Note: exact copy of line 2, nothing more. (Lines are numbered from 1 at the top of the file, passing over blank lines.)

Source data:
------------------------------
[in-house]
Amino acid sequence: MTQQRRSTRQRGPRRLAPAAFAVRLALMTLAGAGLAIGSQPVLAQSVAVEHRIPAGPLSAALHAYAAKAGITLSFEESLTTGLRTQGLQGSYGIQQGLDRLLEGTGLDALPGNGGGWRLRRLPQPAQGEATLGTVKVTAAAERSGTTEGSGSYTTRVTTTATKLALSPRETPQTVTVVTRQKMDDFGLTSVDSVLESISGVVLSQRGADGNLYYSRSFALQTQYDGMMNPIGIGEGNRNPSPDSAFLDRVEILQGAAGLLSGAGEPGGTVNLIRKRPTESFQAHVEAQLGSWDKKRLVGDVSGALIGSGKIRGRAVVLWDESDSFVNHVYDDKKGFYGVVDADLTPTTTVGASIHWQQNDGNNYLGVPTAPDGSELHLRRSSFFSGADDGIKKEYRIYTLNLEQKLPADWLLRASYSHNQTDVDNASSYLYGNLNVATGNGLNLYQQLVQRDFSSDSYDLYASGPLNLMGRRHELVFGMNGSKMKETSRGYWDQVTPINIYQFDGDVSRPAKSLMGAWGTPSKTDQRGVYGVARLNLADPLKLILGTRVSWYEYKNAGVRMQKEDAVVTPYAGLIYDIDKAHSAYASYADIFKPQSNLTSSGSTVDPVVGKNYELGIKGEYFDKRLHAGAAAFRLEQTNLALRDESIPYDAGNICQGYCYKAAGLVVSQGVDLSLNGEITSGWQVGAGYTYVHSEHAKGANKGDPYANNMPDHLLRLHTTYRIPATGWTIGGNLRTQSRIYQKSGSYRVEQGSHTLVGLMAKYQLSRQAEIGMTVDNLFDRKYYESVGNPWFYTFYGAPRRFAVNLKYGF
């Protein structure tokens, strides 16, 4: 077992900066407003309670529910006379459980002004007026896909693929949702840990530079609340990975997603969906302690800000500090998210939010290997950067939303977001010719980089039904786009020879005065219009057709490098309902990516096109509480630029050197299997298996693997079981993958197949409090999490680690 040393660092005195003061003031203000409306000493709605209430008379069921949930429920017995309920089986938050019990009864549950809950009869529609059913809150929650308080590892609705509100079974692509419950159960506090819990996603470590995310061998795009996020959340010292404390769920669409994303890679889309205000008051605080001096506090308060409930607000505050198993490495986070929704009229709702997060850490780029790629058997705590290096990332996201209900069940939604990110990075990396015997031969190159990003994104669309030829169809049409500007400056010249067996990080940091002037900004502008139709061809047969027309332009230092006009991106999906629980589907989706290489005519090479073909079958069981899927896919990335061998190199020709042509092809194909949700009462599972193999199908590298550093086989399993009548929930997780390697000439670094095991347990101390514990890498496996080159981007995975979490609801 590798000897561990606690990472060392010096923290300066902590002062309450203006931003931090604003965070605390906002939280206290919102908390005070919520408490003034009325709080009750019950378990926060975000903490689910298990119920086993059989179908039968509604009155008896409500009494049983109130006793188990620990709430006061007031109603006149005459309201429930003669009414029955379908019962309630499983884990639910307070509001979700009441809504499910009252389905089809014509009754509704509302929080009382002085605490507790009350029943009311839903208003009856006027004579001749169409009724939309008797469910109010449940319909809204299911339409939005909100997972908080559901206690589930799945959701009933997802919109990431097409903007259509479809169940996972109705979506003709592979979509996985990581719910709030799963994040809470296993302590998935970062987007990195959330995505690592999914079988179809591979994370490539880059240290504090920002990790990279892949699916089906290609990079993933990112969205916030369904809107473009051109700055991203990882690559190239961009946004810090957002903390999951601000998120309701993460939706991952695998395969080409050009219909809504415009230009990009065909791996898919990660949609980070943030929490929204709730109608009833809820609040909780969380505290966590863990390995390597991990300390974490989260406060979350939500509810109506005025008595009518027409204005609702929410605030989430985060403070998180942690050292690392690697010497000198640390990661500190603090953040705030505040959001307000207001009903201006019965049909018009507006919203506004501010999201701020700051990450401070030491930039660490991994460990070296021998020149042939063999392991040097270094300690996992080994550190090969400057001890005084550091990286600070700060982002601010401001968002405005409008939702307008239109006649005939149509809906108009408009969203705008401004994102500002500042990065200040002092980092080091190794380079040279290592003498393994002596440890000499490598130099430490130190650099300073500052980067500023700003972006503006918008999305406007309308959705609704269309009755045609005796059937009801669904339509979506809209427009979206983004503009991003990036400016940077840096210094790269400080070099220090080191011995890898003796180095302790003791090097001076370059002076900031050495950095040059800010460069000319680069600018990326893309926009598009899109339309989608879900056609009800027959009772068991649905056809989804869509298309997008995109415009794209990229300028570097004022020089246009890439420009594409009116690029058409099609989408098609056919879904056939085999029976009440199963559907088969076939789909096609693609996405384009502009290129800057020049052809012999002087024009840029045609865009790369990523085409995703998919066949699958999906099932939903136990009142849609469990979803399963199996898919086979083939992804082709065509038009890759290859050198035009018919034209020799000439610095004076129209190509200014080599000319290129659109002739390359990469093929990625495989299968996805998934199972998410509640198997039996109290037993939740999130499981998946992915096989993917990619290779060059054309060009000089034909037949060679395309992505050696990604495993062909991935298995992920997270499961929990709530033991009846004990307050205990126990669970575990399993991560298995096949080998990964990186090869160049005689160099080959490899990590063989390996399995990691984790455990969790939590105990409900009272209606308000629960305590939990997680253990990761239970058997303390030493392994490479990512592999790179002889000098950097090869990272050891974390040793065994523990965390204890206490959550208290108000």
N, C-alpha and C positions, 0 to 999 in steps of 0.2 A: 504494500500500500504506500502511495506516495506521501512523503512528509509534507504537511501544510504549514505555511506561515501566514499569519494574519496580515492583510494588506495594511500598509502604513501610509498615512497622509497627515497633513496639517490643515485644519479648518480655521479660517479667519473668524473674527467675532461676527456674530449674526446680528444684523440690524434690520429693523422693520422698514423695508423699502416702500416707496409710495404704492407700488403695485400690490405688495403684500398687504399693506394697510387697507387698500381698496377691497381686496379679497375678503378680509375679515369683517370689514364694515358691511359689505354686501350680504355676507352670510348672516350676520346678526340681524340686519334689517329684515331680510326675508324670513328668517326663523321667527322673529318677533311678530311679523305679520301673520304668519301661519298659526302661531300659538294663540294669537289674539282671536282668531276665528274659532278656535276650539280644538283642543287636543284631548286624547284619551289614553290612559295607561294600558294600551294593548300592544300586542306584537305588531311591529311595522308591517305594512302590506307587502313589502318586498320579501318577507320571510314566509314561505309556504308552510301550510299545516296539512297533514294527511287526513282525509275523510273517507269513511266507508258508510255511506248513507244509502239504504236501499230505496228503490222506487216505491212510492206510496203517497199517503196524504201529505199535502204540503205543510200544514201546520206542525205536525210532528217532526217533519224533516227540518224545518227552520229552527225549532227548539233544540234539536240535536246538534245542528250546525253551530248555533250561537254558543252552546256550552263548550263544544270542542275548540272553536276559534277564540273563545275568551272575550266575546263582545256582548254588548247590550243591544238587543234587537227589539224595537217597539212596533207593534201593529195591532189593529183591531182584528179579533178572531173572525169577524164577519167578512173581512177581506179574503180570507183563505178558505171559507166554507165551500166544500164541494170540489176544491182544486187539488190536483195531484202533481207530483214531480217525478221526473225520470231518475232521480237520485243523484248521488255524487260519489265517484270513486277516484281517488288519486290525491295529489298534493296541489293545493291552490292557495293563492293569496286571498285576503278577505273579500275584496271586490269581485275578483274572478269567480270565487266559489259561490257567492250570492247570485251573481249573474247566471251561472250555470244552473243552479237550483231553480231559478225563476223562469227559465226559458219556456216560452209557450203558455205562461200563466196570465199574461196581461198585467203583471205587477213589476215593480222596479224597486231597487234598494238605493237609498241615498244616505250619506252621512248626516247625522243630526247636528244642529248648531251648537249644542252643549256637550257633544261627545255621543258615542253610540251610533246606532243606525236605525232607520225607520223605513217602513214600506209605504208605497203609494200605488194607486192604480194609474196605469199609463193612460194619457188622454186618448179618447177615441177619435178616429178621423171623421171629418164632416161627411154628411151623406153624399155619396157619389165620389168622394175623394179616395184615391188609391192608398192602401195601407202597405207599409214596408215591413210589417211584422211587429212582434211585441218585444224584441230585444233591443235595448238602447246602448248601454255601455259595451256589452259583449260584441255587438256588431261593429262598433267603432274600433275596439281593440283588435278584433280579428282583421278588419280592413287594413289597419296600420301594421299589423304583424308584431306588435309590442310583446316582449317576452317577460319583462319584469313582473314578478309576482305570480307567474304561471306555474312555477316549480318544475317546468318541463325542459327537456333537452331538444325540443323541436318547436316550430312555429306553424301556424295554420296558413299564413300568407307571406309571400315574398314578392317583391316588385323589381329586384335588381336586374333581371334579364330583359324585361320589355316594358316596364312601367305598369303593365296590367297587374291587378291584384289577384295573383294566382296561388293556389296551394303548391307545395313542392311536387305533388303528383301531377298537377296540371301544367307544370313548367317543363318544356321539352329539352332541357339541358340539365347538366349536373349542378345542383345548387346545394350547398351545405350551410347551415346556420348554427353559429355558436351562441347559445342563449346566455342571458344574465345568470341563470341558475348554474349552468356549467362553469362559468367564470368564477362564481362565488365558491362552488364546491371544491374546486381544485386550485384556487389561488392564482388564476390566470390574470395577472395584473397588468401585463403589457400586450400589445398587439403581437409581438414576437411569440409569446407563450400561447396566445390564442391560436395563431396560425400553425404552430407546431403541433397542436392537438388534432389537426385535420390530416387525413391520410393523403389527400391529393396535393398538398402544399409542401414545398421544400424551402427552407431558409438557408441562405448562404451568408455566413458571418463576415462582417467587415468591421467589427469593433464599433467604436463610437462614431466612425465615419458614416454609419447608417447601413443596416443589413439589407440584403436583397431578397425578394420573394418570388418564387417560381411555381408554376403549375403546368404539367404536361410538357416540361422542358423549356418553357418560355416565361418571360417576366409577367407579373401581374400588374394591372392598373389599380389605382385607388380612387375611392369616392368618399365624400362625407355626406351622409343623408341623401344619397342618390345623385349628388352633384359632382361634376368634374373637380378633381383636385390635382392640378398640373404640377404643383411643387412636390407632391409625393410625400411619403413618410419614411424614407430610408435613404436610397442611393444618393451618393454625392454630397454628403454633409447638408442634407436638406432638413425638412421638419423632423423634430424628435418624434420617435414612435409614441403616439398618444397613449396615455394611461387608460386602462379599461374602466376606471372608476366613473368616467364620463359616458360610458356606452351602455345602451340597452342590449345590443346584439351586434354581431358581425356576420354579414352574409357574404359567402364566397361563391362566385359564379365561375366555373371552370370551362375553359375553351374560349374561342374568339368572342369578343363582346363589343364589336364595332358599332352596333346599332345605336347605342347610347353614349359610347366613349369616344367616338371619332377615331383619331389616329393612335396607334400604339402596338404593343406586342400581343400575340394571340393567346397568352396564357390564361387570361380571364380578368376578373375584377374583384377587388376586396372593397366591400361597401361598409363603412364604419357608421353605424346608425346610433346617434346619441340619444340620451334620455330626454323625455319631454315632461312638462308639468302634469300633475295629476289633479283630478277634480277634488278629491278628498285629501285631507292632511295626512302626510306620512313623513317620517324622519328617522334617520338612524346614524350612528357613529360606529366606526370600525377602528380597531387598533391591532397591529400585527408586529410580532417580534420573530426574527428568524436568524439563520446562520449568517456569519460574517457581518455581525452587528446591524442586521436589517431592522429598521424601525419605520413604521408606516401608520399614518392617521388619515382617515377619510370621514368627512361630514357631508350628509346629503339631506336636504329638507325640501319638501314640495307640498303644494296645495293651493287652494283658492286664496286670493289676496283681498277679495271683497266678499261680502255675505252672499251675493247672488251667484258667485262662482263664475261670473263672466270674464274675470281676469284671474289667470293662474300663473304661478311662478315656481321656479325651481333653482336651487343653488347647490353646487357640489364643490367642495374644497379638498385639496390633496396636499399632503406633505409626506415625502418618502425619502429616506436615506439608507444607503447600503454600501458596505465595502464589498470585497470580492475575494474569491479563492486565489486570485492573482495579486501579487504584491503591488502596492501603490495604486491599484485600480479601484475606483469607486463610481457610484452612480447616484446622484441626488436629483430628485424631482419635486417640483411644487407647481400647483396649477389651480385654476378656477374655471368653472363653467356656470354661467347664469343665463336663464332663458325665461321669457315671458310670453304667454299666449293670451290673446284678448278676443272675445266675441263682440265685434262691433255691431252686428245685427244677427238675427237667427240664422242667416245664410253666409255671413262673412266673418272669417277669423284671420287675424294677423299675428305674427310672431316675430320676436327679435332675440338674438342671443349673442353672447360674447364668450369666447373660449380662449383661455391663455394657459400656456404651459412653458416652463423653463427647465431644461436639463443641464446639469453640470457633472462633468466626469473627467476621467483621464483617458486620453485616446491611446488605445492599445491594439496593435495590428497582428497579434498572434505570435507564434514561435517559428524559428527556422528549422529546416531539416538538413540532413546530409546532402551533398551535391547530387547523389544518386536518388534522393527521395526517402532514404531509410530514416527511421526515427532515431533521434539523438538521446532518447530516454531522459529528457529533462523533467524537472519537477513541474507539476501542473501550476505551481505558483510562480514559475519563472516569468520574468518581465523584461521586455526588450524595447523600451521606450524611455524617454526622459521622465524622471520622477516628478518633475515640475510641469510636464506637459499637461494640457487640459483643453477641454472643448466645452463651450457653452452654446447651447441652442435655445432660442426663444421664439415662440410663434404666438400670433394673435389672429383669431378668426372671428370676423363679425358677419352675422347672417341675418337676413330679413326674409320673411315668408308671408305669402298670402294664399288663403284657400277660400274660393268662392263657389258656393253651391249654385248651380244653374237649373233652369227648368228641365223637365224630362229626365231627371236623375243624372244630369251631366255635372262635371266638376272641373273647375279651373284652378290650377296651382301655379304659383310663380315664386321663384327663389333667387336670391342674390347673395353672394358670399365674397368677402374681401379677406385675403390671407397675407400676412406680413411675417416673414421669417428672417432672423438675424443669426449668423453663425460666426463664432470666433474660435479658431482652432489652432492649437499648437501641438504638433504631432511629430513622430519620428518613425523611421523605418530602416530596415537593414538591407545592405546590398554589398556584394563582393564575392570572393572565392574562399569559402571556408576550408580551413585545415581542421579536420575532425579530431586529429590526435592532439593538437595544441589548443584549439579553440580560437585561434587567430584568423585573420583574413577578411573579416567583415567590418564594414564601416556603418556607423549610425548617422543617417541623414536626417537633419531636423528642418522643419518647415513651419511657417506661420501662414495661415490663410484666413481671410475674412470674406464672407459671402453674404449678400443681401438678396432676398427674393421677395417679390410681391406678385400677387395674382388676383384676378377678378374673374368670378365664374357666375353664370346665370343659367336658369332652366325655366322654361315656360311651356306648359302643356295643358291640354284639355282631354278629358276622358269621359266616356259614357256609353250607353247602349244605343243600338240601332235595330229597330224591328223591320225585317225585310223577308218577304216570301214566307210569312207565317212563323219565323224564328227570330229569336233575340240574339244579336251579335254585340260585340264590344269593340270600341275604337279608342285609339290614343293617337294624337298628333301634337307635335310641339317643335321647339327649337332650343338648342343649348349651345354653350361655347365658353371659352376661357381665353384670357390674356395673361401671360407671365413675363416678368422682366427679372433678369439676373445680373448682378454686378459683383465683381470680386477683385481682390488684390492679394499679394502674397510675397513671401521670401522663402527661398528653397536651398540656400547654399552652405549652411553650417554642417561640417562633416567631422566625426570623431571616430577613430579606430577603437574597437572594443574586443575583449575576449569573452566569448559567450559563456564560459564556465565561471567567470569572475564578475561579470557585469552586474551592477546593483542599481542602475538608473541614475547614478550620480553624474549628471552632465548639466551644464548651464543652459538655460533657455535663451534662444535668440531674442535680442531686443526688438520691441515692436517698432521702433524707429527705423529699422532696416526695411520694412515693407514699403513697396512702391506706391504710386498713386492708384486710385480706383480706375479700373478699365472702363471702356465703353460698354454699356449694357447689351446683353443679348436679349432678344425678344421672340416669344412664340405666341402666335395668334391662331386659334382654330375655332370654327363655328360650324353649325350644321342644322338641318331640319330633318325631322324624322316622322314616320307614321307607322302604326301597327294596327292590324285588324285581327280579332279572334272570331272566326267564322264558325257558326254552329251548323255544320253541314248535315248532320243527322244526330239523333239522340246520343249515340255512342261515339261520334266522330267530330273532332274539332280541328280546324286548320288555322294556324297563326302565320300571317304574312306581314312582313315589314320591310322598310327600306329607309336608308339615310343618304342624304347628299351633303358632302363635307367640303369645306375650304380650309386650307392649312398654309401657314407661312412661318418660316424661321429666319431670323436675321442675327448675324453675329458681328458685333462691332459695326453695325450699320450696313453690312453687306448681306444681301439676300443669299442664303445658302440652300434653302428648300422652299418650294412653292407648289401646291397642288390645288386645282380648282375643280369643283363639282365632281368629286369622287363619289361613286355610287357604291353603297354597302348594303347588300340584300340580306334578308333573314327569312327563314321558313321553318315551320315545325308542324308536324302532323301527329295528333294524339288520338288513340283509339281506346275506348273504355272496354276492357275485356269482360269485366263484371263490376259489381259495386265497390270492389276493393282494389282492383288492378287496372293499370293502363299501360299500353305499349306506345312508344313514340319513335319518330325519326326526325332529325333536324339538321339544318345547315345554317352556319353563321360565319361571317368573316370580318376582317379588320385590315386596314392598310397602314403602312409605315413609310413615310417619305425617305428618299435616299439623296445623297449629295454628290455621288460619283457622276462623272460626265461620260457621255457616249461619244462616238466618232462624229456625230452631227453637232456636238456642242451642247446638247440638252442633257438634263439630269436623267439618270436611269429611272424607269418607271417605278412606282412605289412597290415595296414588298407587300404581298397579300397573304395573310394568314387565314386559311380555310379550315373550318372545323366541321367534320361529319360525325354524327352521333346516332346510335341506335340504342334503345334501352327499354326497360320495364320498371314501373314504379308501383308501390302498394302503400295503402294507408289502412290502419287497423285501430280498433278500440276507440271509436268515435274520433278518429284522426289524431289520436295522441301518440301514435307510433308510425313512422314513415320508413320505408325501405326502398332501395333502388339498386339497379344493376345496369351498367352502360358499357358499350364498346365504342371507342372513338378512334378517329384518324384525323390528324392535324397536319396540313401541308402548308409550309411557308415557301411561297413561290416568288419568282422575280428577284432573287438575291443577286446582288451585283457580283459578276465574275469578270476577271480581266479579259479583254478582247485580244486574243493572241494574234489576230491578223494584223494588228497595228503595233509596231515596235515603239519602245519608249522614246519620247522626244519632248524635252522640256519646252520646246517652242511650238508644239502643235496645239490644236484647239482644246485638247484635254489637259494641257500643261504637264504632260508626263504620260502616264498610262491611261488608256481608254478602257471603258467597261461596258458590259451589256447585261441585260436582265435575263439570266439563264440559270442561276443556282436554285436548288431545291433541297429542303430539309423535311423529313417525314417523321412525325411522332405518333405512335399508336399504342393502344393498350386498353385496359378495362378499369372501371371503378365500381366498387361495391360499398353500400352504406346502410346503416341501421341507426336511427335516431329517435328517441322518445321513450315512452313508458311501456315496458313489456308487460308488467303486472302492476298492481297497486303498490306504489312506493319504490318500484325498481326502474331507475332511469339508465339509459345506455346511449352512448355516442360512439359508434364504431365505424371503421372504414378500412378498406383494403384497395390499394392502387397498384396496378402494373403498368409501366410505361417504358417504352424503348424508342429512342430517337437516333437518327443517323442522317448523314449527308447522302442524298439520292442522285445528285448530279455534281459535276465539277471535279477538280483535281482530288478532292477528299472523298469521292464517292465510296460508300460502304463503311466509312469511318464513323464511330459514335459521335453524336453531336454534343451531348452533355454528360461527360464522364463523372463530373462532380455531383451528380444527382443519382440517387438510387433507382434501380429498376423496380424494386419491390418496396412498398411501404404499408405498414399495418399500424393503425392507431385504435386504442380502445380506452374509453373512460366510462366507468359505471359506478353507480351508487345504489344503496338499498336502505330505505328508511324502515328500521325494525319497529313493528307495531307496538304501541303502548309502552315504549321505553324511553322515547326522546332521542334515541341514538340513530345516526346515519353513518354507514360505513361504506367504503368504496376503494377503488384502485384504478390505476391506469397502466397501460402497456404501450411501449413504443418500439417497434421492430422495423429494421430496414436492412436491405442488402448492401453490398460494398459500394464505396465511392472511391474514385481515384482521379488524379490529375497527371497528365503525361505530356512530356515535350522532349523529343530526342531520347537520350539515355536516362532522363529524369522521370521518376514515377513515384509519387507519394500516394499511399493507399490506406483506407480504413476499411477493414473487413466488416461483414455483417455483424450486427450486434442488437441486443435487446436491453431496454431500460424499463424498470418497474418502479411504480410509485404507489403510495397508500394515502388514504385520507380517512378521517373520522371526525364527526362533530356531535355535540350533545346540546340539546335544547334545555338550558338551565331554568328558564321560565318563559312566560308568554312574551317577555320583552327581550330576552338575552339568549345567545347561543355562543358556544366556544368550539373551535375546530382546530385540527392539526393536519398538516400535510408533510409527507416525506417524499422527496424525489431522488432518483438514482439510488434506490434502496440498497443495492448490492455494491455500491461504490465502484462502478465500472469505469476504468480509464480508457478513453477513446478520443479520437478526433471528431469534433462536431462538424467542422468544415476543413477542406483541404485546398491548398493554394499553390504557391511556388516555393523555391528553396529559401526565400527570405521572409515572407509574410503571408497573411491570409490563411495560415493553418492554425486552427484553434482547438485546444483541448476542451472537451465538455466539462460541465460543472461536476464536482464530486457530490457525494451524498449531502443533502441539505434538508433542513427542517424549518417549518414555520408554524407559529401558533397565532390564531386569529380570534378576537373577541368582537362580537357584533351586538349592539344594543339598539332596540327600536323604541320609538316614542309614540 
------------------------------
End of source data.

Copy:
Amino acid sequence: MTQQRRSTRQRGPRRLAPAAFAVRLALMTLAGAGLAIGSQPVLAQSVAVEHRIPAGPLSAALHAYAAKAGITLSFEESLTTGLRTQGLQGSYGIQQGLDRLLEGTGLDALPGNGGGWRLRRLPQPAQGEATLGTVKVTAAAERSGTTEGSGSYTTRVTTTATKLALSPRETPQTVTVVTRQKMDDFGLTSVDSVLESISGVVLSQRGADGNLYYSRSFALQTQYDGMMNPIGIGEGNRNPSPDSAFLDRVEILQGAAGLLSGAGEPGGTVNLIRKRPTESFQAHVEAQLGSWDKKRLVGDVSGALIGSGKIRGRAVVLWDESDSFVNHVYDDKKGFYGVVDADLTPTTTVGASIHWQQNDGNNYLGVPTAPDGSELHLRRSSFFSGADDGIKKEYRIYTLNLEQKLPADWLLRASYSHNQTDVDNASSYLYGNLNVATGNGLNLYQQLVQRDFSSDSYDLYASGPLNLMGRRHELVFGMNGSKMKETSRGYWDQVTPINIYQFDGDVSRPAKSLMGAWGTPSKTDQRGVYGVARLNLADPLKLILGTRVSWYEYKNAGVRMQKEDAVVTPYAGLIYDIDKAHSAYASYADIFKPQSNLTSSGSTVDPVVGKNYELGIKGEYFDKRLHAGAAAFRLEQTNLALRDESIPYDAGNICQGYCYKAAGLVVSQGVDLSLNGEITSGWQVGAGYTYVHSEHAKGANKGDPYANNMPDHLLRLHTTYRIPATGWTIGGNLRTQSRIYQKSGSYRVEQGSHTLVGLMAKYQLSRQAEIGMTVDNLFDRKYYESVGNPWFYTFYGAPRRFAVNLKYGF